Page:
Rescuers found no signs of life after drilling a fourth hole into a collapsed mine where six workers have been trapped for nearly two weeks, a disheartening blow in a rescue effort that has killed three other people.
A microphone lowered into the new hole on Saturday revealed nothing to indicate that anyone was in the cavern, and attempts to communicate with the miners by tapping on a drill bit yielded no response, a US Mine Safety and Health Administration (MSHA) official said. A video camera was being lowered into the hole overnight.
Underground tunneling had been halted after a mountain "bump" on Thursday killed three rescuers and injured six others. Officials had hoped a fourth hole drilled into the mine would finally offer clues to whether the men were alive 450m below ground. Instead, the results were the same as the three previous tries.
"We did not detect any signals from miners underground," said Richard Stickler, head of MSHA.
Crews spent at least four hours beating on the drill steel and setting off explosives to try to get the miners' attention, he said.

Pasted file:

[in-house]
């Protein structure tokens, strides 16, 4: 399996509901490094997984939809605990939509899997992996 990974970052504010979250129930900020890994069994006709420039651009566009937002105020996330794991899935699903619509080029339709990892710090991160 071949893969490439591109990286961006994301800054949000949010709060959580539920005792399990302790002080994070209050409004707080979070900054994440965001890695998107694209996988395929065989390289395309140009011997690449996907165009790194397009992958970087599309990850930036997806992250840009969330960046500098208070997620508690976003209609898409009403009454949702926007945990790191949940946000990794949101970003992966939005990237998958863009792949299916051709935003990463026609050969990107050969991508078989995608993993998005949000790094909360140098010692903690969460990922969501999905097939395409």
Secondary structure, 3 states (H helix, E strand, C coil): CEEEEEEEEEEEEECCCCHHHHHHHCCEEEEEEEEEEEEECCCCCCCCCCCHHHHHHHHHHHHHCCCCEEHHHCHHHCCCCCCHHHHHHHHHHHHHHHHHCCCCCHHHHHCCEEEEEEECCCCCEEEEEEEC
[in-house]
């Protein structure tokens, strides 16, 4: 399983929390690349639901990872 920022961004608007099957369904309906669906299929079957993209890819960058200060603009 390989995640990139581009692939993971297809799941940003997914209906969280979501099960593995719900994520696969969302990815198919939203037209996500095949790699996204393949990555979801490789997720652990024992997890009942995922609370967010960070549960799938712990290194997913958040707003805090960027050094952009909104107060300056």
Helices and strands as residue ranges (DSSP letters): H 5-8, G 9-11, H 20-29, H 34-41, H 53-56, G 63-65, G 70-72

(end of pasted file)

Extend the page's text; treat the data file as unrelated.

Stickler said a fifth hole was planned.
"As long as we have hope, we will continue working and doing everything we can. Our goal is to find these miners alive," he said.
Rob Moore, vice president of Murray Energy Corp, co-owner of the Crandall Canyon mine, remained optimistic.
"Make no mistake about it: This continues to be a rescue effort," he said. "We have encountered setbacks. We've incurred losses, but we have not and will not give up hope."
Even if rescuers find signs of life -- an increasingly unlikely prospect, given the amount of time elapsed -- it would take weeks to lift them out.
Crews would have to drill a much larger, 76cm hole and lower a metal rescue capsule, the same method used in 2002 to pluck nine trapped miners from the flooded Quecreek mine in western Pennsylvania.